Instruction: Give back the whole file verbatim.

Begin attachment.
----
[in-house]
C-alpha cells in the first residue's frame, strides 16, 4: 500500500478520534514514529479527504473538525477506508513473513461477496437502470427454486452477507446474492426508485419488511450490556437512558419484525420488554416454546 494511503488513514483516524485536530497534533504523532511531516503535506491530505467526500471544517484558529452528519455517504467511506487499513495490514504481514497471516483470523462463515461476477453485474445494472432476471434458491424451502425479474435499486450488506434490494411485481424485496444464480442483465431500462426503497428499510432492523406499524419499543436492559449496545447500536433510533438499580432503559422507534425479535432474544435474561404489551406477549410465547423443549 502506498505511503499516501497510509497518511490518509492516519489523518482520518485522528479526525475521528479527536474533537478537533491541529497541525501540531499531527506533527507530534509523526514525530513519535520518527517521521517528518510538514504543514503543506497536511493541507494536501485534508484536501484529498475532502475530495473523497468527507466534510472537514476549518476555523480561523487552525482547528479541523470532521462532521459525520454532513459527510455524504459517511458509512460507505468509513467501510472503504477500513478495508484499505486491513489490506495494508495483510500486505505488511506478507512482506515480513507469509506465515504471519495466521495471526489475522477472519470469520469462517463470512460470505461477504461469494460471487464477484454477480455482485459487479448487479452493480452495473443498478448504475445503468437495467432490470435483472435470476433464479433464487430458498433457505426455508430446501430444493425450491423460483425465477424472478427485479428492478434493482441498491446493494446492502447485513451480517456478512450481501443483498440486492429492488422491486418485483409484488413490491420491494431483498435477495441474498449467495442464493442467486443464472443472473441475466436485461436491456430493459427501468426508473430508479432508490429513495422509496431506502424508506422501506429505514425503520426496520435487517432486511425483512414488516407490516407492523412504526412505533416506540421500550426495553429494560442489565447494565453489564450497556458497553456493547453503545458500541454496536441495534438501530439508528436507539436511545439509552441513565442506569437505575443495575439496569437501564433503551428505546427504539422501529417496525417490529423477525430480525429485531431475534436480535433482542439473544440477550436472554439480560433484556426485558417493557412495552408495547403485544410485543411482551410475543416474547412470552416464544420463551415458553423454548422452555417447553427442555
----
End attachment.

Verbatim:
[in-house]
C-alpha cells in the first residue's frame, strides 16, 4: 500500500478520534514514529479527504473538525477506508513473513461477496437502470427454486452477507446474492426508485419488511450490556437512558419484525420488554416454546 494511503488513514483516524485536530497534533504523532511531516503535506491530505467526500471544517484558529452528519455517504467511506487499513495490514504481514497471516483470523462463515461476477453485474445494472432476471434458491424451502425479474435499486450488506434490494411485481424485496444464480442483465431500462426503497428499510432492523406499524419499543436492559449496545447500536433510533438499580432503559422507534425479535432474544435474561404489551406477549410465547423443549 502506498505511503499516501497510509497518511490518509492516519489523518482520518485522528479526525475521528479527536474533537478537533491541529497541525501540531499531527506533527507530534509523526514525530513519535520518527517521521517528518510538514504543514503543506497536511493541507494536501485534508484536501484529498475532502475530495473523497468527507466534510472537514476549518476555523480561523487552525482547528479541523470532521462532521459525520454532513459527510455524504459517511458509512460507505468509513467501510472503504477500513478495508484499505486491513489490506495494508495483510500486505505488511506478507512482506515480513507469509506465515504471519495466521495471526489475522477472519470469520469462517463470512460470505461477504461469494460471487464477484454477480455482485459487479448487479452493480452495473443498478448504475445503468437495467432490470435483472435470476433464479433464487430458498433457505426455508430446501430444493425450491423460483425465477424472478427485479428492478434493482441498491446493494446492502447485513451480517456478512450481501443483498440486492429492488422491486418485483409484488413490491420491494431483498435477495441474498449467495442464493442467486443464472443472473441475466436485461436491456430493459427501468426508473430508479432508490429513495422509496431506502424508506422501506429505514425503520426496520435487517432486511425483512414488516407490516407492523412504526412505533416506540421500550426495553429494560442489565447494565453489564450497556458497553456493547453503545458500541454496536441495534438501530439508528436507539436511545439509552441513565442506569437505575443495575439496569437501564433503551428505546427504539422501529417496525417490529423477525430480525429485531431475534436480535433482542439473544440477550436472554439480560433484556426485558417493557412495552408495547403485544410485543411482551410475543416474547412470552416464544420463551415458553423454548422452555417447553427442555